Back to school: On Books or websites

Another post I made to the discussion forum for the Whitireia Diploma in Publishing.

On Books or websites

I hate to say it but I’m at a loss as to what to add to this discussion given your very thoughtful and sound responses. Seems there are two streams to the conversation, that aren’t entirely in opposition: one, that there really isn’t a difference in the two formats and that it comes down to how a reader wants to interact with content, and the other that it’s not the formats that matter so much as the content: web does well with short, pithy content, while books/ebooks do better with long-form reading.

The temptation here is to fall into the old argument (is it an old argument yet?) about whether it’s possible to read long-form online or in any electronic form at all. It’s a bit of a moot point as it’s obvious there will be readers who can and will; and there’ll be publishers happy to deliver the ebooks. Whether long-form reading is possible at a desktop is debatable; I can’t do it, though I often want to dip into a novel or similar to remind myself of what happened. A website might be better for that, but if on dipping in I decide I need to read the book again then I want easy access to another format.

Many of you have noted the similar functionality available (or possible) between eReaders and websites – both can do video, both can include added-value content (even if it’s what Booksquare might scathingly refer to as “some marketing person’s notion of value”), both can link to further sources, definitions, social media, etc. Are there any important differences left?

Permanence and impermanence is one that springs to mind. A traditional novel needs to be permanent; it’s an author’s construct and they construct it carefully and with thought as to how the reader will advance through the story, learning or losing the plot as the author wants. A scientific paper on the other hand can do well to use a bit of impermanence, especially in draft form. Releasing findings early and getting feedback from peers has been talked about off and on for years (no solid examples sorry – send in some if you have any), and the pace at which research can change suggests changes even after publication. Is the former better suited to format that I can download and have as an ebook while the latter needs to live on a database-driven website.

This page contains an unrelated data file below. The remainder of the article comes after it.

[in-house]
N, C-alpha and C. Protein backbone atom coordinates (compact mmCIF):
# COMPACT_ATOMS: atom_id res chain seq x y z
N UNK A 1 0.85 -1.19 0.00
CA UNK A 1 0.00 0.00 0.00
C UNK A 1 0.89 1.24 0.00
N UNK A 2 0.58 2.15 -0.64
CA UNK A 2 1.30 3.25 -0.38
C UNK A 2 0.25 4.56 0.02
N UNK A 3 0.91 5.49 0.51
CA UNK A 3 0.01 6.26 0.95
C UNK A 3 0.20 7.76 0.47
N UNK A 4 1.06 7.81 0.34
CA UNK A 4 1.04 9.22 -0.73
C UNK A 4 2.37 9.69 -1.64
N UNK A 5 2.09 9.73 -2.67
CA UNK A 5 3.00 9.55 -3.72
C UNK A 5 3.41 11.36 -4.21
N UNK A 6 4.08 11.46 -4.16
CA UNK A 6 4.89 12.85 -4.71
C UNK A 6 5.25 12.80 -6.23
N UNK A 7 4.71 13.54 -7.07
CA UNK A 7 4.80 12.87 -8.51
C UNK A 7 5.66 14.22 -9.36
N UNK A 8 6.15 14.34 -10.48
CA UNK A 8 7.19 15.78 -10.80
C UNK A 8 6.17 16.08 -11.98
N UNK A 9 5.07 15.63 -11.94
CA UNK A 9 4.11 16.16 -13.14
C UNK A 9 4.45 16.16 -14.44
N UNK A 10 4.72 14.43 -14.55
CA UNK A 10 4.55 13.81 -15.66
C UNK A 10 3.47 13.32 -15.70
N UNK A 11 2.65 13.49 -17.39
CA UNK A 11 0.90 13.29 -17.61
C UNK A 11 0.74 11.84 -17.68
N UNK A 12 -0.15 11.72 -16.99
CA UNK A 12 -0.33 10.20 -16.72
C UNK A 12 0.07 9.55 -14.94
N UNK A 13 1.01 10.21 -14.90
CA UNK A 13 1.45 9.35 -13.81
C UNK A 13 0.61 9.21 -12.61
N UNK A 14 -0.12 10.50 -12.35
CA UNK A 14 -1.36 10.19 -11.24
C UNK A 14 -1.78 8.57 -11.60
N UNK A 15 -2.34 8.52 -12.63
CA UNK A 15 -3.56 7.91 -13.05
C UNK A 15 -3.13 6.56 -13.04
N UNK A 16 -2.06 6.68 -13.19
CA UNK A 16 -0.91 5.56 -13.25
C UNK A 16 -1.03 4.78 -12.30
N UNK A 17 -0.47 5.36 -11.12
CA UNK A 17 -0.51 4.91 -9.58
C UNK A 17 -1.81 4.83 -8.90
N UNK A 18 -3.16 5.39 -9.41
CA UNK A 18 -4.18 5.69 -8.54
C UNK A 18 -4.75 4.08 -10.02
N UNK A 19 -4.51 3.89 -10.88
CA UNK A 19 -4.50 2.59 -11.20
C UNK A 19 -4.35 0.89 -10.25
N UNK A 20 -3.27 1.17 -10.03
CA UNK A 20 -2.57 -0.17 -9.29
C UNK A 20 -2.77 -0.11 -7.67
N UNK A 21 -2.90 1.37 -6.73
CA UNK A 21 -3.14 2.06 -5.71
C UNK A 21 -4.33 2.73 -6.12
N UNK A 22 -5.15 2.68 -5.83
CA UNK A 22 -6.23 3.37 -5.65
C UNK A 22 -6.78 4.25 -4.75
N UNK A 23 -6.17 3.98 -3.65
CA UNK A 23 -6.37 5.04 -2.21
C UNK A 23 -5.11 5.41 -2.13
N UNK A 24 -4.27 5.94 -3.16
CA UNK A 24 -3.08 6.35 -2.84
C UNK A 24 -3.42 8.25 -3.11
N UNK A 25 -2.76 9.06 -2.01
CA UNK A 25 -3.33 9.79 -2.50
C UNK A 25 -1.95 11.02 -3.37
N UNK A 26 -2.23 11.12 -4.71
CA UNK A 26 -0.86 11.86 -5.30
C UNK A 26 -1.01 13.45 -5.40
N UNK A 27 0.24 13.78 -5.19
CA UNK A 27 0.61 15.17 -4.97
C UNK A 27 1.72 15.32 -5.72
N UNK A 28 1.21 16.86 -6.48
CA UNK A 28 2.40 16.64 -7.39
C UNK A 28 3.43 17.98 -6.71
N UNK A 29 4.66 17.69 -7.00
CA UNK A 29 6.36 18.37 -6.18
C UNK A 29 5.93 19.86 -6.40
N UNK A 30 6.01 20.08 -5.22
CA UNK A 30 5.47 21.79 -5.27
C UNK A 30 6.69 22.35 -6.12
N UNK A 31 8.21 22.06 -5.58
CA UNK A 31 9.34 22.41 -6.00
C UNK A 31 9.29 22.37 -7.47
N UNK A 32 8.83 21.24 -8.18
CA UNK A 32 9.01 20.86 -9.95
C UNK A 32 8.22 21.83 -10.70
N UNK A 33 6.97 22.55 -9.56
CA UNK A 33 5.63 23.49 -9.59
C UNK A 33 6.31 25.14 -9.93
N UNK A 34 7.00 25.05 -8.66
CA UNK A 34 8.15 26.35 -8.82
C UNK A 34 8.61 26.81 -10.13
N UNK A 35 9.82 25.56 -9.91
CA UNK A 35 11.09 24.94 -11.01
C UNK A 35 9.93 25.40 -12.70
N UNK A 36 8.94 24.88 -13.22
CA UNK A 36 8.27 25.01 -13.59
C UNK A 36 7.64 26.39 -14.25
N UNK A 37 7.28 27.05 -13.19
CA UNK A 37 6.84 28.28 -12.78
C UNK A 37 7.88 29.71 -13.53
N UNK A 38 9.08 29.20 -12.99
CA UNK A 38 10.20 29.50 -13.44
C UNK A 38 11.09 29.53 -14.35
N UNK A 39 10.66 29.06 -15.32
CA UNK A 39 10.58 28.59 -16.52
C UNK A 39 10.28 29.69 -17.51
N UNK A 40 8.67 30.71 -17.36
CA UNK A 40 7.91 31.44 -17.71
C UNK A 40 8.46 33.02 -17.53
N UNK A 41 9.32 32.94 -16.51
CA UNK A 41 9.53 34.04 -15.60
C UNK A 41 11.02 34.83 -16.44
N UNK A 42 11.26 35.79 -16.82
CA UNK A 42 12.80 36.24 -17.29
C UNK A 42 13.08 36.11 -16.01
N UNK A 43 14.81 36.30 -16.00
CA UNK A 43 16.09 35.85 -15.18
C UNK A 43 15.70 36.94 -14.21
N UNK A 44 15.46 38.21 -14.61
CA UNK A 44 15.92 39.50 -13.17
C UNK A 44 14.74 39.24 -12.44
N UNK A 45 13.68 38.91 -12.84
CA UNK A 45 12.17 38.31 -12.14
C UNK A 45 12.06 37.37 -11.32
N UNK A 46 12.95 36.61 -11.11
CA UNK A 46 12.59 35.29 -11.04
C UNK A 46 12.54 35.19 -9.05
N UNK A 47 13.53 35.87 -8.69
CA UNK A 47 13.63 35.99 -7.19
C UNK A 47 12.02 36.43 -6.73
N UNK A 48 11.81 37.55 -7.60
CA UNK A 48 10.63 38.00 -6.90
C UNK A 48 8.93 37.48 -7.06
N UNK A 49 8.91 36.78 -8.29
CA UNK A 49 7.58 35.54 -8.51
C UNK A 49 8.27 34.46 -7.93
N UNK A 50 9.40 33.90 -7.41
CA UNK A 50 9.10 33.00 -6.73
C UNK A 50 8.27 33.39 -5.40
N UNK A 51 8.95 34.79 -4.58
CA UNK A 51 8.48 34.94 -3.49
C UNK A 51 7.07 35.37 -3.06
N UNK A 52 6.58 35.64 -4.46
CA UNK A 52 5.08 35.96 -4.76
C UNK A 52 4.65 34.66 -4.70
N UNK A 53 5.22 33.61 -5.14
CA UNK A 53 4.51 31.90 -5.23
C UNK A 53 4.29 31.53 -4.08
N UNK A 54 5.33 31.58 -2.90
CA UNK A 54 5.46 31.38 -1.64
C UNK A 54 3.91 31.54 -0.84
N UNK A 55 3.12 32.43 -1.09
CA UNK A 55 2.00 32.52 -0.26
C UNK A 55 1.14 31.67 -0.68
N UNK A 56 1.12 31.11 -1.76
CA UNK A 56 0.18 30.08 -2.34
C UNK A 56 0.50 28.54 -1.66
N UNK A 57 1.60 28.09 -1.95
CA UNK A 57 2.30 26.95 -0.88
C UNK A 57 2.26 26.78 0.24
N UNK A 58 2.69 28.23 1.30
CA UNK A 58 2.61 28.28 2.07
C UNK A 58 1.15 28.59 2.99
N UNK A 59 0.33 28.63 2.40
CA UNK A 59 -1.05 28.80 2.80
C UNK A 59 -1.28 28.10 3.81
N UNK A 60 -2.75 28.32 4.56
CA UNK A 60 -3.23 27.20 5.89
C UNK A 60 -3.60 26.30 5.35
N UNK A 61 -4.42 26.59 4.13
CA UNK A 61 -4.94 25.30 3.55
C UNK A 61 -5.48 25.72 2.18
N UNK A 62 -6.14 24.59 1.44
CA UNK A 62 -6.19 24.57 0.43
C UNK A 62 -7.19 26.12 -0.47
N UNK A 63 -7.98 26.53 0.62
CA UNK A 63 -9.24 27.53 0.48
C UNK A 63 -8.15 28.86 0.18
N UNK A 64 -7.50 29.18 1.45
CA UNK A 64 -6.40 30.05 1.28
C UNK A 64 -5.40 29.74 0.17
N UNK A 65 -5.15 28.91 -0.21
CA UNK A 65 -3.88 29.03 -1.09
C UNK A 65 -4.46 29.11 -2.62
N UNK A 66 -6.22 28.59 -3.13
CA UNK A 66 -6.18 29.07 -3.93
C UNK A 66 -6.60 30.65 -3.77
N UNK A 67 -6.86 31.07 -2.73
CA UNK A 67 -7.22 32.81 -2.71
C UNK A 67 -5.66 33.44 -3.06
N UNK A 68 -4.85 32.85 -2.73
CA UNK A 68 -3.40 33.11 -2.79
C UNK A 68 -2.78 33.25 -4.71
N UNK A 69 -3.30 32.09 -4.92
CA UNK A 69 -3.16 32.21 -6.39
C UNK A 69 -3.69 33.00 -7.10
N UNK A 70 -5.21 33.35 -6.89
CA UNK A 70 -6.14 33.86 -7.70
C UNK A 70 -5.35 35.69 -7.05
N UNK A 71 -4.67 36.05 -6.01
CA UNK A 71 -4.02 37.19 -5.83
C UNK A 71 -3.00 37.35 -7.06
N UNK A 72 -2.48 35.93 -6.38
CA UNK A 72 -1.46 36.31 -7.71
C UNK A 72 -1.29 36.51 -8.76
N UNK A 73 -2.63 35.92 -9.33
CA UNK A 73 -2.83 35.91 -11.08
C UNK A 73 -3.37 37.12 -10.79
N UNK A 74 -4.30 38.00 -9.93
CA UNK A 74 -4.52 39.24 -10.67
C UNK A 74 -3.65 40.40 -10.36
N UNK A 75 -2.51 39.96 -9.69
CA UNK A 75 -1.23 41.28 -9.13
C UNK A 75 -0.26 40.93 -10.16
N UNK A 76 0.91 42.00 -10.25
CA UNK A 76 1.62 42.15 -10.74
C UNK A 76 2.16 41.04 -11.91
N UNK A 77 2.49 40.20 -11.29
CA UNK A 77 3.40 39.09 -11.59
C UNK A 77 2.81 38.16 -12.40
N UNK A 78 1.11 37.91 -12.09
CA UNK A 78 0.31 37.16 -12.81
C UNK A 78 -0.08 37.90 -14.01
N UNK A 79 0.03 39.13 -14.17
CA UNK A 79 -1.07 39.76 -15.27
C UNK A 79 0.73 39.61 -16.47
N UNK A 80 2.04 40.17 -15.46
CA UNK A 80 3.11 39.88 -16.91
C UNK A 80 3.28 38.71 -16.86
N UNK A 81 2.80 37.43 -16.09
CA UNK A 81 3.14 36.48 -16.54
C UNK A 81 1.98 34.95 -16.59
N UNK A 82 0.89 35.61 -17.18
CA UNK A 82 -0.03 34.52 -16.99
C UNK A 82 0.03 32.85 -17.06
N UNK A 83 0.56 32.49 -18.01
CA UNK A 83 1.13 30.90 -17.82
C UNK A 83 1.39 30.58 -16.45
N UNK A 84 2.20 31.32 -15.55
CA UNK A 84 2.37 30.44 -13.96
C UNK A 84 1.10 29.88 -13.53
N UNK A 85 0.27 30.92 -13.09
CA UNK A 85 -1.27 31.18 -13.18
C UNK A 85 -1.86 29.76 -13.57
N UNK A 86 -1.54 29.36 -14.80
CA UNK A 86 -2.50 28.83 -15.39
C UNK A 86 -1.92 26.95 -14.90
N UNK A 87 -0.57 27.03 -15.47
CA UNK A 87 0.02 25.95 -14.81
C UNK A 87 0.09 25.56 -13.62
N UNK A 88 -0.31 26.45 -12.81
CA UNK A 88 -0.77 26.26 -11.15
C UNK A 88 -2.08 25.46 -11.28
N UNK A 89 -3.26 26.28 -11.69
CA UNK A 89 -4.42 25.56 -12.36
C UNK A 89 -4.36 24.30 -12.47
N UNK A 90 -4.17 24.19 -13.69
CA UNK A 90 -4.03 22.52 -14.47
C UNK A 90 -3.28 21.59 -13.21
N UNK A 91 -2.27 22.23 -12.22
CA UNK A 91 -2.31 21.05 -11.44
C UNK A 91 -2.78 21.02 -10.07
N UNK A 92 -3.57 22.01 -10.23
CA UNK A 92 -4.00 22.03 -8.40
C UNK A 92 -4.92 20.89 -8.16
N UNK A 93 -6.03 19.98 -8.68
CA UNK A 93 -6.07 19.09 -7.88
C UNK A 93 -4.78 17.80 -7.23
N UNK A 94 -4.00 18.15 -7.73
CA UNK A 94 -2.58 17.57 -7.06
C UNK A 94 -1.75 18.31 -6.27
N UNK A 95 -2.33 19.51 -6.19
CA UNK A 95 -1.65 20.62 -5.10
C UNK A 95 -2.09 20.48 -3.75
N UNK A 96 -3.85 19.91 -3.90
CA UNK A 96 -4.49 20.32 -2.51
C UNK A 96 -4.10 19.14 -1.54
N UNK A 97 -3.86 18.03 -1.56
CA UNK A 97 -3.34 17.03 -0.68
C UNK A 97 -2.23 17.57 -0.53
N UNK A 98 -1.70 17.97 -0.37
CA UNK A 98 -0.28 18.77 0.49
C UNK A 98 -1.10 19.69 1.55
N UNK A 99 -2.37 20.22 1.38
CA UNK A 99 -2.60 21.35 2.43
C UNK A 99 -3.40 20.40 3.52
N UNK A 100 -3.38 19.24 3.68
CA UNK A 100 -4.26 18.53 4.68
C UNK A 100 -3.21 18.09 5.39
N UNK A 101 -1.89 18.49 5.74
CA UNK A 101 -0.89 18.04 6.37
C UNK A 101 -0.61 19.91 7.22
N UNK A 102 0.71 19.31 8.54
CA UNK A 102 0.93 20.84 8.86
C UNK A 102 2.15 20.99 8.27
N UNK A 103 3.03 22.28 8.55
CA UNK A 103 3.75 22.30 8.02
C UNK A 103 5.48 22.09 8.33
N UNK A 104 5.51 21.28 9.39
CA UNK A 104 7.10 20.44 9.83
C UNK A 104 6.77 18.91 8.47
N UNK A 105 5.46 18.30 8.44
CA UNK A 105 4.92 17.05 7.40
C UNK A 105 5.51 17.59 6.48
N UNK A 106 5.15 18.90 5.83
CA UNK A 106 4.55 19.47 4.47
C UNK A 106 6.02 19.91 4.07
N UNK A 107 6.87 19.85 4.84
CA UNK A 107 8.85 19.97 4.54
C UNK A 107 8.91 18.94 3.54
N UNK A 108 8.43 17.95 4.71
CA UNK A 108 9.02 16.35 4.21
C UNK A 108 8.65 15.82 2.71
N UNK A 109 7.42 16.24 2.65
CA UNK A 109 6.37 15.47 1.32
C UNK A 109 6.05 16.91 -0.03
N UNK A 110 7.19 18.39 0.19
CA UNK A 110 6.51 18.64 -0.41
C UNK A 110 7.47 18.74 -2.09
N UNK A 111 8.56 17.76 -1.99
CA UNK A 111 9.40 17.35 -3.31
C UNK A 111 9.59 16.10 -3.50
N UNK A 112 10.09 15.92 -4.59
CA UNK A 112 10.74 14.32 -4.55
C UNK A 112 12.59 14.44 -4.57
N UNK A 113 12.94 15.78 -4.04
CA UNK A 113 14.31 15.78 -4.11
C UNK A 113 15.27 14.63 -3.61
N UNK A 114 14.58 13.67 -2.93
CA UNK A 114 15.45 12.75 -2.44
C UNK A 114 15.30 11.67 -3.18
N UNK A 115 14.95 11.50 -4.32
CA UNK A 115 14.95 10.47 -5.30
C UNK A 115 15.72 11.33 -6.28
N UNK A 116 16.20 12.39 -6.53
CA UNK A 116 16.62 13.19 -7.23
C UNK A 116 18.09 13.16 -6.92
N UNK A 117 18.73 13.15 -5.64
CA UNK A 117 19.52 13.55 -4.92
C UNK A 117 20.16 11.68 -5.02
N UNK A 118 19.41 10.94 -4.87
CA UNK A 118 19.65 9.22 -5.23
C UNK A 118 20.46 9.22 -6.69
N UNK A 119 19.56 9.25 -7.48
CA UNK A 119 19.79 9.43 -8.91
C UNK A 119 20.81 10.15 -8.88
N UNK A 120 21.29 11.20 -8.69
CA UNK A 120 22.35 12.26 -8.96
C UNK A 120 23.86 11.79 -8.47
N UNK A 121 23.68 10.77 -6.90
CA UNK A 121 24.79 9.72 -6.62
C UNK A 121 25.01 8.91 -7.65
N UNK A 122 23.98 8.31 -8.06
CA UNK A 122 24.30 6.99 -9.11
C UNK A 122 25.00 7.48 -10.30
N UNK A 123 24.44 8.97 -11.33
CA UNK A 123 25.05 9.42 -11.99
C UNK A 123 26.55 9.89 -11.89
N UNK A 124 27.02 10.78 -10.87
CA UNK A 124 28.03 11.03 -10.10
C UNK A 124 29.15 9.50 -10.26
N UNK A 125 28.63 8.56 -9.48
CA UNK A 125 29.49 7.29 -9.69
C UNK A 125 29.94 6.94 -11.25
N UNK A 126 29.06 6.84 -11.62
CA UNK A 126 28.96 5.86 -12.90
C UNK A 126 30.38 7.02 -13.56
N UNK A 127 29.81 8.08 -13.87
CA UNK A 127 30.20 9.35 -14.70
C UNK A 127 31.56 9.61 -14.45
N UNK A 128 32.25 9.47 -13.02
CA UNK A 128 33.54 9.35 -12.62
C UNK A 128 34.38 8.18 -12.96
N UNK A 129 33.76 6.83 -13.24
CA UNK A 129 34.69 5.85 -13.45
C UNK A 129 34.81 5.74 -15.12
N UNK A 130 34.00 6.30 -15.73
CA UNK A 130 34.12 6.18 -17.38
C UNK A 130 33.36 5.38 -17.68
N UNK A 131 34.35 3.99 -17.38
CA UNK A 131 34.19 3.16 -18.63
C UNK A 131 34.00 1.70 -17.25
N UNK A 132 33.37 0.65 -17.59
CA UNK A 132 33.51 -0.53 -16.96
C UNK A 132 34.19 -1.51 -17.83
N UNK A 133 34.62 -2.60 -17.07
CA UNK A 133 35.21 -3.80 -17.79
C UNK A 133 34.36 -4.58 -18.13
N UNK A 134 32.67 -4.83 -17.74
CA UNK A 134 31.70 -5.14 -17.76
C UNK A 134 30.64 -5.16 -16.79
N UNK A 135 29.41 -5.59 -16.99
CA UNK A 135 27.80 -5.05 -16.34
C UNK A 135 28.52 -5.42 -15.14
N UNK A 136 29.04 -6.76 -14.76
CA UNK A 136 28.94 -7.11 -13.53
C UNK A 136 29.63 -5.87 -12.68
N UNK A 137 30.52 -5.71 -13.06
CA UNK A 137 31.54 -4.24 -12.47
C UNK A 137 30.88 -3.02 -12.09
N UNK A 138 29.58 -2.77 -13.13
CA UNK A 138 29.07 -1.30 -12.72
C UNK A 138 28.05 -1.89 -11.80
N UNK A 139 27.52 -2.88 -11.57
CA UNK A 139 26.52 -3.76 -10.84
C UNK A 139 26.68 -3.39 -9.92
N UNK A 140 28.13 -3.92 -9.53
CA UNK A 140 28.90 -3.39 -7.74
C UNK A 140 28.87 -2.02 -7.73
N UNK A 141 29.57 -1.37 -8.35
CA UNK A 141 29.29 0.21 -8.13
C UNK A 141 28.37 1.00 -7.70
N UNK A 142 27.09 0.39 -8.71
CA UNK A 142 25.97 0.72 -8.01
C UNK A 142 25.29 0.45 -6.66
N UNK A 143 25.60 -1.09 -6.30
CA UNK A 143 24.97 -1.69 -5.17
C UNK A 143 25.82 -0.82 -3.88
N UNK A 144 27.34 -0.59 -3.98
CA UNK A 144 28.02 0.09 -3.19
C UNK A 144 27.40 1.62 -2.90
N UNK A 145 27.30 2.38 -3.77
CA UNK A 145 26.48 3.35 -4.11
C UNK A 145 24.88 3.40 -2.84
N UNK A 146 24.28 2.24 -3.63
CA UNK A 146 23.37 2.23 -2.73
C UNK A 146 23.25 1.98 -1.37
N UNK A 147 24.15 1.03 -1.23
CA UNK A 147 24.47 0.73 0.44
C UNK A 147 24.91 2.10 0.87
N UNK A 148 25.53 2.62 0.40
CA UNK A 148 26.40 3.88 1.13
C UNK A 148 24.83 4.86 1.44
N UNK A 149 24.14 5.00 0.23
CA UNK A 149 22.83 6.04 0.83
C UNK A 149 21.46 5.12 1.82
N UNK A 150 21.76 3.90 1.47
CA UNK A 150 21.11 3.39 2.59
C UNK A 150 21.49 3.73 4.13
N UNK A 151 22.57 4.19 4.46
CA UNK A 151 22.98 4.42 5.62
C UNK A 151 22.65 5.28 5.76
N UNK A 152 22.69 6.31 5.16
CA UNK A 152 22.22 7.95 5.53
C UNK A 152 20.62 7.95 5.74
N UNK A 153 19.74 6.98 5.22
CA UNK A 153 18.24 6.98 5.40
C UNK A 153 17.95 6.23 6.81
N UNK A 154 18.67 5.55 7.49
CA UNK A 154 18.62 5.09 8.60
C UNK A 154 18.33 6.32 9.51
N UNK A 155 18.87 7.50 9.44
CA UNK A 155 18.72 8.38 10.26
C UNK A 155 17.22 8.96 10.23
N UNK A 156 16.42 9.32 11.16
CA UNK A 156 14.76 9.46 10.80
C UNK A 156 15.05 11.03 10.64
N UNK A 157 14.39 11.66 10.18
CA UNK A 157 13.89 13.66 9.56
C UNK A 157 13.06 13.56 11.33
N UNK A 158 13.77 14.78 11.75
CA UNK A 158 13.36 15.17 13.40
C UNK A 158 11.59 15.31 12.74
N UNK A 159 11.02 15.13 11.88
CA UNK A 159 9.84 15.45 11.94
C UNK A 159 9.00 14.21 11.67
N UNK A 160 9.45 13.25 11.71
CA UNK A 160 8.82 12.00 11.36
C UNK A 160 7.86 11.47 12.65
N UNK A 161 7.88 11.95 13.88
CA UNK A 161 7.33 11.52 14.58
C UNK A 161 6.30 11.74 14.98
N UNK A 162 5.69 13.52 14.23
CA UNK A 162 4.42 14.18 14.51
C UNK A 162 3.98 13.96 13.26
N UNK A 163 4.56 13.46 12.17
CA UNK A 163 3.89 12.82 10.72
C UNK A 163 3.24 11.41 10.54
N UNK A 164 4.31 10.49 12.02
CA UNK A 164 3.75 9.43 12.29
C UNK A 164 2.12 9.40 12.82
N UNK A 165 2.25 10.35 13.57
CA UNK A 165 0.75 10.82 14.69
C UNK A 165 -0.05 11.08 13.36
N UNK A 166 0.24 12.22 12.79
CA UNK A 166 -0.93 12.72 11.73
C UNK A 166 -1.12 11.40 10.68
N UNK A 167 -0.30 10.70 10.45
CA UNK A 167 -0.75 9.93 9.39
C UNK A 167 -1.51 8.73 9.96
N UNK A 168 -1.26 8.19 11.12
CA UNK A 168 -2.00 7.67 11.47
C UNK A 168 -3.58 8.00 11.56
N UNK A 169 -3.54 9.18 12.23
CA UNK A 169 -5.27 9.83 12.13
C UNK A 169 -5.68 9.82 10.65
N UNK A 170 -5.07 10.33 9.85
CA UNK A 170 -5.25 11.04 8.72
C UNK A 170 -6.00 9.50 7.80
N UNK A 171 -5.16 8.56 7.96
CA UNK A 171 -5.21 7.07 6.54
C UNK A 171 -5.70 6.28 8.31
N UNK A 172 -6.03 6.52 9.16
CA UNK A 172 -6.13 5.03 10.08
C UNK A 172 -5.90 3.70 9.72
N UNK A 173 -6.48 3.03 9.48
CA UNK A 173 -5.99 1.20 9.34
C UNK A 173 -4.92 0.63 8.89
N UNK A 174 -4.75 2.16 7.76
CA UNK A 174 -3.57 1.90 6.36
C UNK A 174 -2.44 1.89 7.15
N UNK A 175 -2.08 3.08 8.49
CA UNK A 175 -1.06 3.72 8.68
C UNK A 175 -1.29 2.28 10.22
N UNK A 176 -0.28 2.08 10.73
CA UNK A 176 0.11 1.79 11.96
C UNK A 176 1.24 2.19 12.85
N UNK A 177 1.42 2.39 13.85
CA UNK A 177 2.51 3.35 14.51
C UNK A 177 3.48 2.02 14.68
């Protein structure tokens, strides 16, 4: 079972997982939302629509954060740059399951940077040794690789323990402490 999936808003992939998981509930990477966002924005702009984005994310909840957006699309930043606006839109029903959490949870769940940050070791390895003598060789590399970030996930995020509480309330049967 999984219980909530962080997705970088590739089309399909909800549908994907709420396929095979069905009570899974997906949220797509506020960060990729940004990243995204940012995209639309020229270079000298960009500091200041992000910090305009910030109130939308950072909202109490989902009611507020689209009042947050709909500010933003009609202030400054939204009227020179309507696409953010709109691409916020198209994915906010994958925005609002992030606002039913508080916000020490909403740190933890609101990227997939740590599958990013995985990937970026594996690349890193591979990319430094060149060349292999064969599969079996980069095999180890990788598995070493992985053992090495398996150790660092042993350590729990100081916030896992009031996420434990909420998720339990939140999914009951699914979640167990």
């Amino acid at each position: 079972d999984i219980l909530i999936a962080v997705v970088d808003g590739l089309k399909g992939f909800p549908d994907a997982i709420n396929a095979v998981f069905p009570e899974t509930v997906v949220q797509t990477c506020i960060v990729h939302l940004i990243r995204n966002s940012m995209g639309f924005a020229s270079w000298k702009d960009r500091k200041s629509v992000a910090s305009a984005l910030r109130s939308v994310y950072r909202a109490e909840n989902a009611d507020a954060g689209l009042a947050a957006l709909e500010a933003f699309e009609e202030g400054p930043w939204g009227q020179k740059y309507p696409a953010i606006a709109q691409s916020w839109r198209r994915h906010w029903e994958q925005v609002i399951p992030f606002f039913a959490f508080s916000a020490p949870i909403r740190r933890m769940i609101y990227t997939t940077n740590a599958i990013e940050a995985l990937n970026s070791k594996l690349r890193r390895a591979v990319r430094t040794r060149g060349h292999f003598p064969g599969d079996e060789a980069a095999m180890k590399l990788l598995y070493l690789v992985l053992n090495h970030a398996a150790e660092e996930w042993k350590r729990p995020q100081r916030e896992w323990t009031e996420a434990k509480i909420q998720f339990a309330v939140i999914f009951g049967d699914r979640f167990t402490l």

I’m less sure about reference works. Conventional wisdom is that dictionaries and encyclopedia should be up-to-date. It’s the basic Wikipedia model, a model that’s been accepted by dictionary publishers like OUP and Collins et al (though perhaps not adopted, given the institutional lethargy they tend to face).

But what about reference works as a snap-shot in time? What does something like the 1966 Encyclopaedia of New Zealand (published unmodified in Te Ara) tell us that an updated version doesn’t about how New Zealand saw itself in the 1960s? The constant updating is almost like saying that the present isn’t going to become history so we don’t need to leave a record. I think in that sense websites compared to books (whether e or p) are problematic regardless of what the Internet Archive’s Wayback Machine or the National Library’s web harvest hope to achieve.

So that ends on a bit of a down note – apologies, but it’s worth thinking about how to maintain permanent content while layering updated and current content over the top and how both flexibility and solidity can be included in all formats.